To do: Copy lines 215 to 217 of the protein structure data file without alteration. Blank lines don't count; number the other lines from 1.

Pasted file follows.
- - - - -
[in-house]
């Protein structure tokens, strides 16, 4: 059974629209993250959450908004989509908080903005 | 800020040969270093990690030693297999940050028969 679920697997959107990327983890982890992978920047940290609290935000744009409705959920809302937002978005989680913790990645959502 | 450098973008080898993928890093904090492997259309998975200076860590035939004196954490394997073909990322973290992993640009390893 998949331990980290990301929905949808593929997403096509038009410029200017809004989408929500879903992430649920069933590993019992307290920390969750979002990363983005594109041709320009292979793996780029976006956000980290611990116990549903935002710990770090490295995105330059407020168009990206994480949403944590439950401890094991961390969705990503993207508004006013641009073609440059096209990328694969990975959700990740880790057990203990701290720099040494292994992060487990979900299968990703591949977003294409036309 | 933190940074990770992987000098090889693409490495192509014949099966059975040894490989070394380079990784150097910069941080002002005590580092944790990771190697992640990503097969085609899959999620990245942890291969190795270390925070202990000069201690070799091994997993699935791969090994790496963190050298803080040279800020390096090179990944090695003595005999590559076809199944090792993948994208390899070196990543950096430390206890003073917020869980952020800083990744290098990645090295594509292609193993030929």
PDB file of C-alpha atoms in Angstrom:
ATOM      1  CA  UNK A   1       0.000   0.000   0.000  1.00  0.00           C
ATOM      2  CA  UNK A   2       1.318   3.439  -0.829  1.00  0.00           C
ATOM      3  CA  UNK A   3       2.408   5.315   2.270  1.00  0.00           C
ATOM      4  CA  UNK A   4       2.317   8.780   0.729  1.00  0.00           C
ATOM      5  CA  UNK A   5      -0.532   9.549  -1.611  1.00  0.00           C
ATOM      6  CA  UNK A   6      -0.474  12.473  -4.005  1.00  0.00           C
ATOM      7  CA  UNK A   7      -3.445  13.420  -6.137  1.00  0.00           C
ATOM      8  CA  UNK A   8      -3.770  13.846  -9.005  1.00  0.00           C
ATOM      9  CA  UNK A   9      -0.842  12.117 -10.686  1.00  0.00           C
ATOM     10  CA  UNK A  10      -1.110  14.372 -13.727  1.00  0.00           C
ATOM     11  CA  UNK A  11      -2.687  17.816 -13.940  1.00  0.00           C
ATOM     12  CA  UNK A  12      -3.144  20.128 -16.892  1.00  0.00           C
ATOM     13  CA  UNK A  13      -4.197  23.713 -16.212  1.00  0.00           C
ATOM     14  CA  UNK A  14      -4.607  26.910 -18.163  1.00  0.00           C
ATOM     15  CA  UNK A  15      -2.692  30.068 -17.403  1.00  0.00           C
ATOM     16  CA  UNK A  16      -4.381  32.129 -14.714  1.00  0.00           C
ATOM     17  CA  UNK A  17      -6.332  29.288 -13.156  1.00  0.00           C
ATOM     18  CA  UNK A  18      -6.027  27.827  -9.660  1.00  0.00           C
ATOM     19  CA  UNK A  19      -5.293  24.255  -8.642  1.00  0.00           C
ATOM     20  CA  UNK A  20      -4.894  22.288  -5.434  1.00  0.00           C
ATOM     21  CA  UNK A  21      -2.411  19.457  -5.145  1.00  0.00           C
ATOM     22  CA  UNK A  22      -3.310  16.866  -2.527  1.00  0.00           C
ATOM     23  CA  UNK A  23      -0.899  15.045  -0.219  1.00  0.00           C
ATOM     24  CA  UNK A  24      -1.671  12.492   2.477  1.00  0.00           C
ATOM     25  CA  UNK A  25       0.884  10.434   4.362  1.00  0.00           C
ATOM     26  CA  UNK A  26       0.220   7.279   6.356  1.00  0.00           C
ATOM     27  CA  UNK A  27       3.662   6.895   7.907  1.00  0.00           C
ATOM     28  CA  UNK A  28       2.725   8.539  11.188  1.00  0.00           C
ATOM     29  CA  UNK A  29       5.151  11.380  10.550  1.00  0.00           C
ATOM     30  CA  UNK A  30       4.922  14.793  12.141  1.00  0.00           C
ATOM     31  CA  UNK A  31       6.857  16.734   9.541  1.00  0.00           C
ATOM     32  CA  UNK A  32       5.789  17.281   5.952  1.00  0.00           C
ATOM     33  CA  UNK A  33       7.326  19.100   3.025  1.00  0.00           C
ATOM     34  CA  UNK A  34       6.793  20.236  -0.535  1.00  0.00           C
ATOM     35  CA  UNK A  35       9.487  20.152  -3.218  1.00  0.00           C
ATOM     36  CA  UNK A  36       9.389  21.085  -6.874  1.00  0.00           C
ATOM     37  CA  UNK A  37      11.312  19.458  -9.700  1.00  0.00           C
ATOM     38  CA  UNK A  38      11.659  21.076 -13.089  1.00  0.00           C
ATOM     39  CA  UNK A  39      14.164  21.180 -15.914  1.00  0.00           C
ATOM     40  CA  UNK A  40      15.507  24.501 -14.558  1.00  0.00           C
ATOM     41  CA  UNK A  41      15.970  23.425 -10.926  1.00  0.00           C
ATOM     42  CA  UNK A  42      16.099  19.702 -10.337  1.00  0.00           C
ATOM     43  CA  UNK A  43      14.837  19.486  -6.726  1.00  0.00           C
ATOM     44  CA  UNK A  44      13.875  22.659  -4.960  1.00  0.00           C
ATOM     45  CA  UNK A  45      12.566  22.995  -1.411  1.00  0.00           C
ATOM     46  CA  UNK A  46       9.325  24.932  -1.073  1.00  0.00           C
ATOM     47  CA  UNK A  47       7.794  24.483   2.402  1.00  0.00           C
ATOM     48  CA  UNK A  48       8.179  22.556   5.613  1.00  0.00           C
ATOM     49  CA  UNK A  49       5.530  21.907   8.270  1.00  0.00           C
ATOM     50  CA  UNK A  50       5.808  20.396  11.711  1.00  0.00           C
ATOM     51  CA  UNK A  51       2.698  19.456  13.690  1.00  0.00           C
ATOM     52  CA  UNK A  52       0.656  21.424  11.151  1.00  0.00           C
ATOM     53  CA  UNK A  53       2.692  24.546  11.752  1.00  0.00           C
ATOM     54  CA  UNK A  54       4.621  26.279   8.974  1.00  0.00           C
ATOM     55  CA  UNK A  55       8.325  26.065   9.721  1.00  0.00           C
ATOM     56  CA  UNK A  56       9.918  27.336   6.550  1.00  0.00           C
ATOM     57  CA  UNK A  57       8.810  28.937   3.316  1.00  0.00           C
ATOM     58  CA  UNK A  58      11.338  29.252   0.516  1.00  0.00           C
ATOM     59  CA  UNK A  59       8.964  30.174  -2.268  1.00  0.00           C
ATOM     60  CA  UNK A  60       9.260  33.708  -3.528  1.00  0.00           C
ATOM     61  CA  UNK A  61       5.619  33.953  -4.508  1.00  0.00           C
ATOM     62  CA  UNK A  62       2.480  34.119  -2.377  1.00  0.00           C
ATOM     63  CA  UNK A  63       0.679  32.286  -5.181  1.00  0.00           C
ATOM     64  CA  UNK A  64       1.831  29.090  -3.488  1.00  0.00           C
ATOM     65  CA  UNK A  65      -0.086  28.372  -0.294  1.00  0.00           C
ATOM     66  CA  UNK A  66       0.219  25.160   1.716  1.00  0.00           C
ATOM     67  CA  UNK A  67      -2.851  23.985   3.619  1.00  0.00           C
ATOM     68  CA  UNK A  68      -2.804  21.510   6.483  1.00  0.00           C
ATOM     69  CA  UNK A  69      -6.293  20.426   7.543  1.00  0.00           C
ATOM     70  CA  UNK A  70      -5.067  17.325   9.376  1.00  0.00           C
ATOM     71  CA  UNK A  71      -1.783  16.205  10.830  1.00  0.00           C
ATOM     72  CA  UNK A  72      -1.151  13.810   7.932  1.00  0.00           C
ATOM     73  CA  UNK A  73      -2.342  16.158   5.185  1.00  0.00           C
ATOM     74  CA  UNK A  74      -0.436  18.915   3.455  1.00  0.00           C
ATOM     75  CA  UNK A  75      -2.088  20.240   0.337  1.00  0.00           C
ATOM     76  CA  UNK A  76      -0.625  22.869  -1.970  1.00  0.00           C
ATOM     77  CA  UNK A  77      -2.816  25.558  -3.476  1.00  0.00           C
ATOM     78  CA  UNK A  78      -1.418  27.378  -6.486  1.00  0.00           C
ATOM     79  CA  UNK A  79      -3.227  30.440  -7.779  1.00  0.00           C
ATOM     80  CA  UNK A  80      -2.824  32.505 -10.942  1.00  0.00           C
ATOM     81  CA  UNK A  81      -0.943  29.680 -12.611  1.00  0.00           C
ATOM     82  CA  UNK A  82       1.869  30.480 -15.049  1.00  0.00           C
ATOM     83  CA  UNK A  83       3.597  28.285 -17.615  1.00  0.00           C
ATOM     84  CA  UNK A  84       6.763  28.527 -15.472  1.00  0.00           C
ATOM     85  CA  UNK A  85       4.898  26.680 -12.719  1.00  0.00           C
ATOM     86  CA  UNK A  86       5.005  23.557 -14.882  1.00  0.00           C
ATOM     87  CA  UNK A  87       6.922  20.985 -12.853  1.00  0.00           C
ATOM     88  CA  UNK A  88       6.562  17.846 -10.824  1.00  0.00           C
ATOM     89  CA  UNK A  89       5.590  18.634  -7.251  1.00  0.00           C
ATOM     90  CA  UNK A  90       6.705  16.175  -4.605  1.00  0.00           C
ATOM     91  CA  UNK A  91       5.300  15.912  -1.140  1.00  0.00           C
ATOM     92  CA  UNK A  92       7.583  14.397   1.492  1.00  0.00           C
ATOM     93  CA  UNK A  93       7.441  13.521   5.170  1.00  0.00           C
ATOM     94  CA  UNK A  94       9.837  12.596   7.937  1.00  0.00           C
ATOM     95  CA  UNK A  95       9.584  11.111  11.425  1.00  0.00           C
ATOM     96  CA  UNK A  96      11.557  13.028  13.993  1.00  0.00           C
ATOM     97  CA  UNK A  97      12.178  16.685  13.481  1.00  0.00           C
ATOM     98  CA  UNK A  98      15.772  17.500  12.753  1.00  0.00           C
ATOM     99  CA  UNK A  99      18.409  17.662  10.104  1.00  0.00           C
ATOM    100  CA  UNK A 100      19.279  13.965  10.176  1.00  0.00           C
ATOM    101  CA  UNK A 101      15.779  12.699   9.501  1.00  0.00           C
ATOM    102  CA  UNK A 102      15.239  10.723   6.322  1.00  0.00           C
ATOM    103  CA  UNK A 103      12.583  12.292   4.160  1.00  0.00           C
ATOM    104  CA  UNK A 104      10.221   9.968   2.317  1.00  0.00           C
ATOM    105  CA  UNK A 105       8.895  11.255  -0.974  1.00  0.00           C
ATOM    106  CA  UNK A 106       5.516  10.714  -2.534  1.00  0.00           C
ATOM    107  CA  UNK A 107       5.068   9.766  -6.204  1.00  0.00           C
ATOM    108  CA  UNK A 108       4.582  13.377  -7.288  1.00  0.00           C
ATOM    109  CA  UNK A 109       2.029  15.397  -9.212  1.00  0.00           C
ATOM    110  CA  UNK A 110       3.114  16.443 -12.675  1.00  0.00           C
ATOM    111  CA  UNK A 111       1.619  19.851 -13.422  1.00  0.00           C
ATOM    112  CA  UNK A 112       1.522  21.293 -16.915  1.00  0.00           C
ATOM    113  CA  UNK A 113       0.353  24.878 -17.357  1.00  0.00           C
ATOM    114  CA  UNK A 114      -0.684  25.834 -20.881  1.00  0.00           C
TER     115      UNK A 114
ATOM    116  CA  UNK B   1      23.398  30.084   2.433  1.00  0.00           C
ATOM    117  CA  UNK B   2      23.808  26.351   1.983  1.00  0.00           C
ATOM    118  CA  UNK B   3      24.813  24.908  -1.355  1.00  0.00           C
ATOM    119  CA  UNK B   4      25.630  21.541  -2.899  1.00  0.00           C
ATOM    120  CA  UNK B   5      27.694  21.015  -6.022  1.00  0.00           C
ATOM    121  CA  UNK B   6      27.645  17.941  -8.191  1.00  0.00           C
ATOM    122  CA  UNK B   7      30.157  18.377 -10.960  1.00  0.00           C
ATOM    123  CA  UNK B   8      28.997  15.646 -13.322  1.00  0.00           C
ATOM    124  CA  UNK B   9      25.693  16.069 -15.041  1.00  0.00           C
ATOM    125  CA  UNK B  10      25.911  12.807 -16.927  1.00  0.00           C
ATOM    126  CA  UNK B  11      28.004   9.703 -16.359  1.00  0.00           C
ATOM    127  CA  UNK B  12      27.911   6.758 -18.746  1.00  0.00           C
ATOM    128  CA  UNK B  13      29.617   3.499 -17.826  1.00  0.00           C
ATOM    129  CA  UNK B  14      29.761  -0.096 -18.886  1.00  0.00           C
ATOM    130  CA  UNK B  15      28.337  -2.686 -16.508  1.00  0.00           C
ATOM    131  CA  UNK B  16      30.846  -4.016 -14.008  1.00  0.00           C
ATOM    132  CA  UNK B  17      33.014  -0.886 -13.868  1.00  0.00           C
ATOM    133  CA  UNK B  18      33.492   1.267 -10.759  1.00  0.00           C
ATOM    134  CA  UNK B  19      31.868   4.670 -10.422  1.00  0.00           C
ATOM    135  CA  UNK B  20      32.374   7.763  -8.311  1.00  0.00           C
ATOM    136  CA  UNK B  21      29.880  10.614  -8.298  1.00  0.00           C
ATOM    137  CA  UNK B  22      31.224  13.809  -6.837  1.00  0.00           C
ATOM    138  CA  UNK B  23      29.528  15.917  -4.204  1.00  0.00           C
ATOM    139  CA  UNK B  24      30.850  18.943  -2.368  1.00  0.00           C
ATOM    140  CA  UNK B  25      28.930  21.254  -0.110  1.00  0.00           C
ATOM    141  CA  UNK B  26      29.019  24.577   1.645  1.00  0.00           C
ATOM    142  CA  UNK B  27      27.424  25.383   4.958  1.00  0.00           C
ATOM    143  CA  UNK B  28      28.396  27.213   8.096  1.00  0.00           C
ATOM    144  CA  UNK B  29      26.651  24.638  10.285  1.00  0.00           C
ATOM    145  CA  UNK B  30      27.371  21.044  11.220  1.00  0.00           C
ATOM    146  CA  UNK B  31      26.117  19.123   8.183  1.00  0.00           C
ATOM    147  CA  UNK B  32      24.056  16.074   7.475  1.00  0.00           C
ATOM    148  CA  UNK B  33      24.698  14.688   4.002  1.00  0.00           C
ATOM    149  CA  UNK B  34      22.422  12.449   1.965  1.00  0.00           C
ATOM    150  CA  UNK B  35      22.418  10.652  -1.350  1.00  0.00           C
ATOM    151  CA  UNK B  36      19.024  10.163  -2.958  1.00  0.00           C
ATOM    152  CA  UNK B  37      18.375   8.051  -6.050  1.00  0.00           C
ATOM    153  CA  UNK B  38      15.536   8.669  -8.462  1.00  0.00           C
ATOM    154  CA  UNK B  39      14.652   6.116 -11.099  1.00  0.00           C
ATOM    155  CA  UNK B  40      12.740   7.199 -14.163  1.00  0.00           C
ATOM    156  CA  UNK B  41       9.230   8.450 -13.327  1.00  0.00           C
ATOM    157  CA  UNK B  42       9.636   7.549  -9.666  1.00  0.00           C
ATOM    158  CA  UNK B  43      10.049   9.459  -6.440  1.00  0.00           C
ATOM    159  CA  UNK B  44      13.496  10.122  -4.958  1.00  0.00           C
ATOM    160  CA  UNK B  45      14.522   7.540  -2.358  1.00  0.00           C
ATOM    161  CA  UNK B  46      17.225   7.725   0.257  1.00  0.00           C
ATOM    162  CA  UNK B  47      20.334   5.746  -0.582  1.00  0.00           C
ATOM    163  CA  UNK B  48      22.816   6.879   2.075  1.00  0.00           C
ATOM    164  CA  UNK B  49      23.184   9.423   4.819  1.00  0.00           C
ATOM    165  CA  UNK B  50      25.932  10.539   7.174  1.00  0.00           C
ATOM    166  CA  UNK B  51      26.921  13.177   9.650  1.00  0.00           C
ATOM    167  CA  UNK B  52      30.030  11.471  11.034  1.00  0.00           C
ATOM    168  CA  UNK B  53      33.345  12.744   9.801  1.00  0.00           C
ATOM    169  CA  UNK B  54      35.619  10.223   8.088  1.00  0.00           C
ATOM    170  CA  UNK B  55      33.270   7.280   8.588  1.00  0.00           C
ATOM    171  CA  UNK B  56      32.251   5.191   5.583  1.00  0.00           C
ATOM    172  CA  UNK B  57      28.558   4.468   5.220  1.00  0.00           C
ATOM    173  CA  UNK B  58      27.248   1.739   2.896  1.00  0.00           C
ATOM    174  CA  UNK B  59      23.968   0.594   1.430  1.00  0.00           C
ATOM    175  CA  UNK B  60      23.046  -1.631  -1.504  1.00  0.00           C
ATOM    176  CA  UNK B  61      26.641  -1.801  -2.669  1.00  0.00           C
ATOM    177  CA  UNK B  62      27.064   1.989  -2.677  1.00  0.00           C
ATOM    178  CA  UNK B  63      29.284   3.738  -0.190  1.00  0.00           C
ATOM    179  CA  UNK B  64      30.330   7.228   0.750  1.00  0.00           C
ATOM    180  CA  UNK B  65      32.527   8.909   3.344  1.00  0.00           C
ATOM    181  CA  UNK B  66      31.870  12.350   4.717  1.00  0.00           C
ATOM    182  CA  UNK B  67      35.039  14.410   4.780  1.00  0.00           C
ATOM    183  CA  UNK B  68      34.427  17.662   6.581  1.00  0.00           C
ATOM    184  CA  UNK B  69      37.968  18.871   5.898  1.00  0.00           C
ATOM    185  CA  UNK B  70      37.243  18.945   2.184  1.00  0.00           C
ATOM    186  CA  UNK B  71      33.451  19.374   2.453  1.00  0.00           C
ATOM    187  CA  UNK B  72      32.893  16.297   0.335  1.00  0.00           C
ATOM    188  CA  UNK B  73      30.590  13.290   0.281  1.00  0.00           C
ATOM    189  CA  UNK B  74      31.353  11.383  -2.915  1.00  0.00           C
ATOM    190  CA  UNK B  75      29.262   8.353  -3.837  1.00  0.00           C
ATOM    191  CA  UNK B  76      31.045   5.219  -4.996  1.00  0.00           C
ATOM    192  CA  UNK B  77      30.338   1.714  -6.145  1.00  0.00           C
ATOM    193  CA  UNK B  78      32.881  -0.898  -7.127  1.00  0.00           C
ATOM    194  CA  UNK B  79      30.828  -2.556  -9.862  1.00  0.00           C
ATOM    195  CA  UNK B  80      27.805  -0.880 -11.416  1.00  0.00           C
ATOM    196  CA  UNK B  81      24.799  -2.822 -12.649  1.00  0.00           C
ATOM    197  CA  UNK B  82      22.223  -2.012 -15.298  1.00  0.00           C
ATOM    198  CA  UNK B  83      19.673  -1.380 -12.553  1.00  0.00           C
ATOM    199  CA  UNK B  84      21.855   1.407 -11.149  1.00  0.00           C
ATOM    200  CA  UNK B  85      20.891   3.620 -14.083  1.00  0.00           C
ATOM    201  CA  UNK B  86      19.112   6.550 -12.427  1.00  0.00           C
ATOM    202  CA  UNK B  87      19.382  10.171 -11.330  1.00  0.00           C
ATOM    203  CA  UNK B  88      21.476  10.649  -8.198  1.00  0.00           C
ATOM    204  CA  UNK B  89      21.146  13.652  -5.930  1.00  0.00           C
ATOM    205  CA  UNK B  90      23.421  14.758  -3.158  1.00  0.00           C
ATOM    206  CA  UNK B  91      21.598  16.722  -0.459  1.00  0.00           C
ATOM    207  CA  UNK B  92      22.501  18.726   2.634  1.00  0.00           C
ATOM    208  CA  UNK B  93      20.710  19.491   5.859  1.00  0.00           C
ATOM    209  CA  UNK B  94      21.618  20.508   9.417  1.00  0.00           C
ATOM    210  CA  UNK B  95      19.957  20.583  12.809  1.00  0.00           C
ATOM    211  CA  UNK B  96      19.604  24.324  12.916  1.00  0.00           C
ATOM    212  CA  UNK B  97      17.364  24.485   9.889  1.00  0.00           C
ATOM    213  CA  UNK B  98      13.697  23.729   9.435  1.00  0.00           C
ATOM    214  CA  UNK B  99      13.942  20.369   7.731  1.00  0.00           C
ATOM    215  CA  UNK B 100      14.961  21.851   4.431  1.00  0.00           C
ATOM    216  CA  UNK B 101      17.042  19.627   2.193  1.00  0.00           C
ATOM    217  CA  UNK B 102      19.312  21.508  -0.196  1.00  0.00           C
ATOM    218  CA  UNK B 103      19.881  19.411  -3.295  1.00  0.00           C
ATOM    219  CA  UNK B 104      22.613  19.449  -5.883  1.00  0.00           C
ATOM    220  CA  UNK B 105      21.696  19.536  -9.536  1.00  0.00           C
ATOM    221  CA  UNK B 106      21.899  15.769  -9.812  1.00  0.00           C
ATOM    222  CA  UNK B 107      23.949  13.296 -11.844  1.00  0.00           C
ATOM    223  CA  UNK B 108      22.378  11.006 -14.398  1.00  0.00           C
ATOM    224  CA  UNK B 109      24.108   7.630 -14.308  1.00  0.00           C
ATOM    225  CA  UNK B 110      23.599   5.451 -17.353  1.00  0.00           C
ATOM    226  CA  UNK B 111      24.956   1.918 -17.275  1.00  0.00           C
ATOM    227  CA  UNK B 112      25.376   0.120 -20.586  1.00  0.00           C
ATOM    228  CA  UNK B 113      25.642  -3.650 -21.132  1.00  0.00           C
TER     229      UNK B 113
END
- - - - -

ATOM    212  CA  UNK B  97      17.364  24.485   9.889  1.00  0.00           C
ATOM    213  CA  UNK B  98      13.697  23.729   9.435  1.00  0.00           C
ATOM    214  CA  UNK B  99      13.942  20.369   7.731  1.00  0.00           C